Attorney, Trainer Vienna Joins Epistolary Exchanges on HISA



As the deadline looms for congress to insert language into the full year-end omnibus spending bill to fix constitutional question marks surrounding the Horseracing Integrity and Safety Act (HISA), proponents and critics of the law have taken to an epistolary standoff.

Last week, trainers Wesley Ward and Larry Rivelli issued a letter through the National Horsemen's Benevolent and Protective Association (HBPA) critiquing various aspects of the national program for “too many flaws, missteps and costs that could have been averted with true inclusion and transparency in its development.”

Earlier this week, HISA CEO Lisa Lazarus conducted a zoom conference with Ward, along with attorney and former trainer Darrell Vienna, to grapple with the points raised in Ward's letter.

Issued Wednesday, Vienna released his own open letter to Lazarus, addressing six main points that he said were discussed during Monday's zoom conference.

The topics cover Vienna's thoughts on the financial assessments, the way in which therapeutic and illegal substances have been divided, the new system of detection times and screening limits vs. the old system of withdrawal guidelines and thresholds, HISA's environmental contamination policy, industry input into HISA's working framework, and the new whip rules.

Substantively speaking, Vienna's letter overlaps the contents of an open letter Charles Scheeler, the chair of the HISA board of directors, issued Tuesday addressing what he sees as “misinformation” about the law, in the process arguing that HISA's drug testing program protects “good-faith horsemen,” that HISA's rules “seek to protect” small racetracks and racing jurisdictions, and that HISA has “consistently sought feedback from horsemen” across the country. Read Scheeler's full letter here.

In his open letter, Vienna writes that there is “an apparent and obvious inequity” in the way HISA has calculated its fee assessments.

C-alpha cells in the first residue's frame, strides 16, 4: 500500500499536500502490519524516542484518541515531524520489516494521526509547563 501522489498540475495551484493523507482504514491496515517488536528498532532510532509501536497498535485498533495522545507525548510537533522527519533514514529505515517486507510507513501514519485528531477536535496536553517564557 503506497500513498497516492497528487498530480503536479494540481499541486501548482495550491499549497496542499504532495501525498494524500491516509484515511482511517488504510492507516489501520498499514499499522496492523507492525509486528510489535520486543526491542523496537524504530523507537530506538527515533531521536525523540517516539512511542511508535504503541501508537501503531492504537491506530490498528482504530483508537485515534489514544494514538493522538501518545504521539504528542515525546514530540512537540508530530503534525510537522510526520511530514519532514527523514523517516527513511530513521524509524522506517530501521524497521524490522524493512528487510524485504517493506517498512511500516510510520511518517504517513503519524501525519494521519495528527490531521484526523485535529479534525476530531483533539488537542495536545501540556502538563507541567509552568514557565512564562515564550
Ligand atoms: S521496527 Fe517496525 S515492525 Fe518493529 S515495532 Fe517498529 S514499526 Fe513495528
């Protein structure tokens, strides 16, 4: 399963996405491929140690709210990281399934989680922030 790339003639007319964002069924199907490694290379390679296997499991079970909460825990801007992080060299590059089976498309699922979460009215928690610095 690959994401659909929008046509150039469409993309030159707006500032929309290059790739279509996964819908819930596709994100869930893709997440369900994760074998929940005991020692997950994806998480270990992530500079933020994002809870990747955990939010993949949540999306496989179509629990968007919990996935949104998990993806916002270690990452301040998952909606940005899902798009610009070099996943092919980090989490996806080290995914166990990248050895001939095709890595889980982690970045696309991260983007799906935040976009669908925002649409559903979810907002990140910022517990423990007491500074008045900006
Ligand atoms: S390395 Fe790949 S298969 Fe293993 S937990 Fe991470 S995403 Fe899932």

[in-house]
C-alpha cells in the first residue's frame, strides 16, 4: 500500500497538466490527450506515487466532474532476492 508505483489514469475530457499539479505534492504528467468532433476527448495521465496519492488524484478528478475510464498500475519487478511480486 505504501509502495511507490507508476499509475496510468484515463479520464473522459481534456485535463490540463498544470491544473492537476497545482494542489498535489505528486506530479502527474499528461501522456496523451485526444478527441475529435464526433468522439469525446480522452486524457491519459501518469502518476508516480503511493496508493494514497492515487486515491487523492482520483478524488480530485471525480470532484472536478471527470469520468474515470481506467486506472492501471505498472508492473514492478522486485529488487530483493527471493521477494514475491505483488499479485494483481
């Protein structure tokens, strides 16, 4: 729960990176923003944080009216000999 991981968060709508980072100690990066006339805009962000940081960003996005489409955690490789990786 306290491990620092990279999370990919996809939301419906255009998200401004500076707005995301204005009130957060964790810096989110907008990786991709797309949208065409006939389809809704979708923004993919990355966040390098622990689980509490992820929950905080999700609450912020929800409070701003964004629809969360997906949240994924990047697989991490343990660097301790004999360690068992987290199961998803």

“For example,” writes Vienna, “Charles Town's annual purse money ($35,000,000) and Keeneland's annual purse money ($32,000,000) are similar; however, Keeneland's HISA Assessment is half of Charles Town's HISA assessment.”

Vienna also takes issue with HISA's environmental contamination protocols, which appear to include only a slim number of substances.

“The vast majority of prohibited substances are not subject to the Atypical Findings Policy. The Policy only applies to initial findings of HISA specified substances, endogenous substances, ractopamine, zilpaterol, and substances not listed on the Prohibited Substances list,” Vienna writes.

“Contrary to HISA's assertion of trainer friendliness, HISA's policy is among the most trainer unfriendly contamination policies in horseracing because it excludes a vast number of substances from the Atypical Findings Policy,” Vienna adds.

Ultimately, writes Vienna, “HISA rules have not been so tested and do not appear superior to ARCI model rules. Rather than rewriting the book, it may be better to see those model rules adopted and enforced uniformly throughout racing jurisdictions. If there was a concerted effort toward that goal, I believe that uniform racing and medication rules would already be the law of the land.”

Read Vienna's full letter here.

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